ISTANBUL — President Recep Tayyip Erdogan of Turkey warned Western nations that he would continue to release people who were thought to be members of the Islamic State and send them back to their home countries if governments continued to pressure Turkey with sanctions.
Speaking to reporters on Tuesday shortly before leaving Ankara for a visit to the United States, Mr. Erdogan was mostly aiming the remarks at the European Union, which has proposed a system for imposing sanctions on Turkey over its unauthorized gas drilling in the eastern Mediterranean.
The comments came a day after Turkey said it had begun deporting Islamic State fighters it had captured, starting a program to repatriate the detainees that has strained ties with European countries.
Mr. Erdogan also took a tough line toward an American detainee who was deported by the Turkish authorities on Monday and became stranded at the Greek-Turkish border after being turned back by the Greek border police. Turkish officials said on Monday that the American, who has not been identified, is an Islamic State fighter who was captured last month in northeastern Syria.
“We have started returning Daesh members to their countries and of course there is a serious rush, things are flaring up,” Mr. Erdogan told reporters, using the Arabic acronym for the Islamic State. He added that the onus had been on Turkey to handle the exodus of Islamic State fighters from Syria, and that now their home countries must decide what to do.
“It does not concern us if they are stuck at the border or not,” Mr. Erdogan said, referring to the American detainee. “We will continue sending them, so if they take them or do not take them doesn’t really concern us.”
According to a statement by the Greek police, the man was escorted to a Greek border post on Monday by Turkish officers who cited the expiration of his visa. The man, however, said he did not wish to enter Greece and was sent back to Turkey, the police said.
Later in the day, the man returned alone to the Greek border post and asked to enter Greece, but he was turned back by Greek border guards.
Turkish news outlets aired images of the man waving at the camera from the buffer zone between the two countries. But he is just one of several people whom Turkey has vowed to deport, citing suspected ties to the Islamic State. The procedures to deport 11 French citizens and seven Germans, along with others from Denmark and Ireland, began this week, according to the Turkish Interior Ministry.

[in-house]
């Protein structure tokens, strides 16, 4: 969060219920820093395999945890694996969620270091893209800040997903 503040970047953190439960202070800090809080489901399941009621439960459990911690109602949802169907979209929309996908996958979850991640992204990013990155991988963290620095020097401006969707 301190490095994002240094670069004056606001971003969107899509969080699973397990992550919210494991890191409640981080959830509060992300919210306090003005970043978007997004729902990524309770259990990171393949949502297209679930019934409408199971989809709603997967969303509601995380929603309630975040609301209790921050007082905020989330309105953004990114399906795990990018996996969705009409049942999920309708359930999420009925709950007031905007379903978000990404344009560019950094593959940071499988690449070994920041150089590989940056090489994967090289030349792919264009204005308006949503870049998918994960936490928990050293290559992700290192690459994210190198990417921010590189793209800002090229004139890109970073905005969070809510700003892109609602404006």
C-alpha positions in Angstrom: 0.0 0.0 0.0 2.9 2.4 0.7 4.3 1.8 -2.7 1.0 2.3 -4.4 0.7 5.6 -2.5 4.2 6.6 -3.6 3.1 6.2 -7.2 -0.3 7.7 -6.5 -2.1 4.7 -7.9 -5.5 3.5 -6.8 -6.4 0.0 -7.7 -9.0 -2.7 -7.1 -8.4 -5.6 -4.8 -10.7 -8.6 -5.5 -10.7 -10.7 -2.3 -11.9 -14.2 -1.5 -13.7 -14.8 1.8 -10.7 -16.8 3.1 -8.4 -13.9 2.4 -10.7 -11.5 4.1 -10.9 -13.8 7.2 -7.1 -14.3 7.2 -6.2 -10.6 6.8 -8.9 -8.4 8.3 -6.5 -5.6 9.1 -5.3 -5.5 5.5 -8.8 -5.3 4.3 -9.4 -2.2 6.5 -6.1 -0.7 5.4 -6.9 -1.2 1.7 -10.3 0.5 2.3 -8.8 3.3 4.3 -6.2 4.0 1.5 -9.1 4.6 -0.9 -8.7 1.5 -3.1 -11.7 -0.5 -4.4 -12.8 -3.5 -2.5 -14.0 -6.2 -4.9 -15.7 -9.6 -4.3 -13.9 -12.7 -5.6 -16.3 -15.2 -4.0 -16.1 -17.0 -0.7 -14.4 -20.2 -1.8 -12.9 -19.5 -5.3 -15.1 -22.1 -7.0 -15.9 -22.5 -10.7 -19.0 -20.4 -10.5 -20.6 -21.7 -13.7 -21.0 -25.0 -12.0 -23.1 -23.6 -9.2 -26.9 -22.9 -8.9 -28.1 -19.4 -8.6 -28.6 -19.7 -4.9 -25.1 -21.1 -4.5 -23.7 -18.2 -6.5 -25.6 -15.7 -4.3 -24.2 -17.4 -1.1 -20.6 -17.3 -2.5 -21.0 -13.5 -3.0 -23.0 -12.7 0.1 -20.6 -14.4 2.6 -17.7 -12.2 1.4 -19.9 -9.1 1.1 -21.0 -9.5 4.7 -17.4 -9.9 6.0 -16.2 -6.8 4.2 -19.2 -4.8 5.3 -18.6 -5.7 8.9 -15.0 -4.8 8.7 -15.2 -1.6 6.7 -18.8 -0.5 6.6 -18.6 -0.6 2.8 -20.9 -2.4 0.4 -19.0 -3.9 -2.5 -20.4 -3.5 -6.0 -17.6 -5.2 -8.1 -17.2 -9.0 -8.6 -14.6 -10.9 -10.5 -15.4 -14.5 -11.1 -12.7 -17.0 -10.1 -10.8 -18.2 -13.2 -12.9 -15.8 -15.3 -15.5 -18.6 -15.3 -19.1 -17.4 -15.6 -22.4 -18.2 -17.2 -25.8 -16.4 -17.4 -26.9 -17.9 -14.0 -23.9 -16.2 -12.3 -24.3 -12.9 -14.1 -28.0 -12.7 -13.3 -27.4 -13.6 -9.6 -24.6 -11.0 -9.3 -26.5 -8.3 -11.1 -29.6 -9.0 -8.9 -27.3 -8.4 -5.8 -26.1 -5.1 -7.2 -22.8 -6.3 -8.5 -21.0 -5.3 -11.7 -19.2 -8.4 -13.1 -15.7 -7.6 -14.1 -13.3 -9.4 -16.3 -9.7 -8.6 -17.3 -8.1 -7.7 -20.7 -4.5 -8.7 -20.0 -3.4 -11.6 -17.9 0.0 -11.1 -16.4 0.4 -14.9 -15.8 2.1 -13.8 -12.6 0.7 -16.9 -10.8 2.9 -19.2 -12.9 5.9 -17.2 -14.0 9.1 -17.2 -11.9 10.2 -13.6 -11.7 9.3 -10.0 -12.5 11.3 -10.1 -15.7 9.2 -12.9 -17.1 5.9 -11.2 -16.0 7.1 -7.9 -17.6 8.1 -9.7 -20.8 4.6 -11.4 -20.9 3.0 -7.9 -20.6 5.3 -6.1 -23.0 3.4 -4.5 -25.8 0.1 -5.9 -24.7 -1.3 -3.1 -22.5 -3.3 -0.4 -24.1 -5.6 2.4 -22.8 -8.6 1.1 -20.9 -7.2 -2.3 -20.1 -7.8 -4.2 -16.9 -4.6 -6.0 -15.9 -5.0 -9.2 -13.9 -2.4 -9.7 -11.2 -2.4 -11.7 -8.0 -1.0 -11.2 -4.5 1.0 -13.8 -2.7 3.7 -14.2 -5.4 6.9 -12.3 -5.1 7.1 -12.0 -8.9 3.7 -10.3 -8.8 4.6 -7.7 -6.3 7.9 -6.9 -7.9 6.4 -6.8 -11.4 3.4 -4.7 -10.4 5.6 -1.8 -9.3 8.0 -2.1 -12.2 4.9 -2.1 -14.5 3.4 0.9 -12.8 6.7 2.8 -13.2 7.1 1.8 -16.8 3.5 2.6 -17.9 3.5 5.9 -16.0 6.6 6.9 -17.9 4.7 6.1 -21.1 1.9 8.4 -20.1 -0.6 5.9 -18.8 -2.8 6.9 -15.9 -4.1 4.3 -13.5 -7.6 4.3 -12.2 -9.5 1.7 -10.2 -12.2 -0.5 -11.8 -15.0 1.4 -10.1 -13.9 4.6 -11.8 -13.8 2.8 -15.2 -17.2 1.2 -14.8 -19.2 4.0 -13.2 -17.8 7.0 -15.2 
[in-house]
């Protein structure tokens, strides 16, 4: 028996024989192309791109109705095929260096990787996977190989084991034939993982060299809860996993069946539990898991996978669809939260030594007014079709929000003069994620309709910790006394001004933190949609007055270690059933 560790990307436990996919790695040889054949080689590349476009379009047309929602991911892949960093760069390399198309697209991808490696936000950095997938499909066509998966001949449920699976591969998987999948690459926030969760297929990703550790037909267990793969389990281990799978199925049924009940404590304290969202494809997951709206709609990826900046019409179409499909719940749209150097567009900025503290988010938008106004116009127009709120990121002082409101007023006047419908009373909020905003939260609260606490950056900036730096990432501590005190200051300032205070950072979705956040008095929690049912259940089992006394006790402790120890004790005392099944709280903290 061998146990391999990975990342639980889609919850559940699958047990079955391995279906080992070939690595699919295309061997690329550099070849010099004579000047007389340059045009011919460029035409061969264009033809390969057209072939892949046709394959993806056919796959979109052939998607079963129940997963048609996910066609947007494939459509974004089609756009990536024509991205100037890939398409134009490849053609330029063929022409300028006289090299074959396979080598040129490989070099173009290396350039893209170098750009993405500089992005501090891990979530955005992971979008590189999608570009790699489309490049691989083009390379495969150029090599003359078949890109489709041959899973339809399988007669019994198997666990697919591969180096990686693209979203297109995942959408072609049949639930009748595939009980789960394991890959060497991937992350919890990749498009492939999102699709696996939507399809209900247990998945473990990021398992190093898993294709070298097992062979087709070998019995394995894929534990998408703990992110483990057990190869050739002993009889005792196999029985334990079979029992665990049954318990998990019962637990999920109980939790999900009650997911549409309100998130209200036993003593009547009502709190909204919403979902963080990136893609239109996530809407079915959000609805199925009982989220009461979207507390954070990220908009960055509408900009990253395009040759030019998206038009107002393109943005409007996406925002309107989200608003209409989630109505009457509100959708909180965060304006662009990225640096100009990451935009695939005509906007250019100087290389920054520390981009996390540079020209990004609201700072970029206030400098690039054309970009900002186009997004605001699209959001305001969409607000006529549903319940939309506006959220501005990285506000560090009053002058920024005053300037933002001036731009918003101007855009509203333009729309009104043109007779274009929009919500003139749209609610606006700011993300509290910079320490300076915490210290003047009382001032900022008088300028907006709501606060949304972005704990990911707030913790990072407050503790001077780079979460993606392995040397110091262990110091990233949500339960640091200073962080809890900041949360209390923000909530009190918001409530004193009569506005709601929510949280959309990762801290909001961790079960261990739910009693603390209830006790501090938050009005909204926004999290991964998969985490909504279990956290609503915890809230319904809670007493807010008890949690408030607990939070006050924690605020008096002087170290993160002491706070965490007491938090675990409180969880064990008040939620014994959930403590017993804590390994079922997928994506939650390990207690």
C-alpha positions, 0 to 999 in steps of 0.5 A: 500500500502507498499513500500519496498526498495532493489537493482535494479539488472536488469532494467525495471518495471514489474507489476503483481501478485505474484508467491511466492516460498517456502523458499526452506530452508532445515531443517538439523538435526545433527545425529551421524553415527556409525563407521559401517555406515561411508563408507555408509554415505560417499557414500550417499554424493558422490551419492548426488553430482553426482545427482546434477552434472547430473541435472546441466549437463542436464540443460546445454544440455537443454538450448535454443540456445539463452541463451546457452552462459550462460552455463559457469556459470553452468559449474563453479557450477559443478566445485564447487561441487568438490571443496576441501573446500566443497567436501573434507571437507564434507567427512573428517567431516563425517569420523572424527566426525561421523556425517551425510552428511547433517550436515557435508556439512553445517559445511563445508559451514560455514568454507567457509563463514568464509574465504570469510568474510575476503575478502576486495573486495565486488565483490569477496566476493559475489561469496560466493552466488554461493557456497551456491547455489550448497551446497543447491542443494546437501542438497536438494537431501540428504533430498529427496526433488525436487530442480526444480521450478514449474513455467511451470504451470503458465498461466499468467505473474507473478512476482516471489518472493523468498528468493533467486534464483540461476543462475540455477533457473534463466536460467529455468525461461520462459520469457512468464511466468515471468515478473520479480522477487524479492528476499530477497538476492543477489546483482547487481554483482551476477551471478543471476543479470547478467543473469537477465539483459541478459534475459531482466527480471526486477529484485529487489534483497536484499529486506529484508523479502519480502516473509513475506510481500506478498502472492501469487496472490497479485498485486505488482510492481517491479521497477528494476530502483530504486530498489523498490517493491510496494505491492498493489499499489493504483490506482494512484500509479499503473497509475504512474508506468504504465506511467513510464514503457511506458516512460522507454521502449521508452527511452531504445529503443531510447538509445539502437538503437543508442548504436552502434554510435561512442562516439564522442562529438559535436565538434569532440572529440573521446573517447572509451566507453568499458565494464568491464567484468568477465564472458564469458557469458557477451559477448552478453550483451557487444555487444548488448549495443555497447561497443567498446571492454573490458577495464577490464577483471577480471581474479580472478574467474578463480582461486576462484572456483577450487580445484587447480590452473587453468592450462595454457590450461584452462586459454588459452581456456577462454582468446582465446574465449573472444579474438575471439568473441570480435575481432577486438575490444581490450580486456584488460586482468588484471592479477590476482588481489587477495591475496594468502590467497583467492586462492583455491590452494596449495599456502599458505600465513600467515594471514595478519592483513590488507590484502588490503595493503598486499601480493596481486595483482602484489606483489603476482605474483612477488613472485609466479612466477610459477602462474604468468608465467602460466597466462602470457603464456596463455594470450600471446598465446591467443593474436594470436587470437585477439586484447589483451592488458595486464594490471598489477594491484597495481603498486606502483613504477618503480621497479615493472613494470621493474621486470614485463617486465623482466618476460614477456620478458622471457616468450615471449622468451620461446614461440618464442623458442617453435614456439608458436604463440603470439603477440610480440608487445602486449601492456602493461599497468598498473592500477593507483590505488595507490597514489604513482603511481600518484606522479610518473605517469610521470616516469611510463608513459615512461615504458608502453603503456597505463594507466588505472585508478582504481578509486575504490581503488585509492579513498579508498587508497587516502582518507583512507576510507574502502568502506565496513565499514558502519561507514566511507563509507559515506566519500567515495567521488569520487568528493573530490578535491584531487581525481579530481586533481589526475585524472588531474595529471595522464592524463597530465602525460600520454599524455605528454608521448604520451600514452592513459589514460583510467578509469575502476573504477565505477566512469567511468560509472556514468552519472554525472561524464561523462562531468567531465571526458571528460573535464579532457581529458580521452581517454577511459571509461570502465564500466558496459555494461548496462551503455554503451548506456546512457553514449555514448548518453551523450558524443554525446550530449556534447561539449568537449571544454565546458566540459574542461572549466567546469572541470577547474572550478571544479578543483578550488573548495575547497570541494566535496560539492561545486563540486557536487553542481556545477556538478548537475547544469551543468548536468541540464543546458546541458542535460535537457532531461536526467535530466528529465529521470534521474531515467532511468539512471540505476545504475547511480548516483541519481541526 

The French citizens are four women and seven children, according to French news reports.
Five children of the children younger than 4, according to their lawyer, Marie Dosé, who said the women had asked for years to be repatriated and wanted to be tried in France.
“They have risked their lives and their children’s to join Turkey and be expelled to France,” Ms. Dosé said.
Three of the women escaped last month from the Ain Issa camp in northeastern Syria after the facility was abandoned by Kurdish forces. The women fled to the Turkish border, 25 miles north, and were under an international arrest warrant, according to Ms. Dosé.
It is not the first time that French citizens have been deported from Turkey. Hundreds of Islamic State fighters and their families have been returned to France since the countries signed an agreement in 2014.
In September, Turkey deported three women and nine children, including the niece of Fabien and Jean-Michel Clain, two high-profile jihadists who were reportedly killed in Syria in February.
Mr. Erdogan’s threats to continue releasing Islamic State prisoners and also to open the gates to Europe more generally for Syrian refugees have caused alarm in Europe, the Turkish leader will face different pressures on his visit to the United States.
He is scheduled to meet President Trump in Washington on Wednesday. At the top of the agenda will be Turkey’s purchase of the Russian S400 defense missile system. American officials have pressed Turkey to walk away from the Russian system or face a raft of sanctions.
Mr. Erdogan had initially floated the idea of buying the American-made Patriot missile system as well, but it is not clear if the move would be enough to avoid sanctions.
Mr. Erdogan told Turkish reporters on Tuesday that he would again raise his longstanding demand for the extradition of Fethullah Gulen, an Islamic preacher whom Mr. Erdogan has accused of instigating a failed coup.
The Turkish president will also continue to press complaints against the American support of a Kurdish militia in Syria that Turkey considers a terrorist organization.
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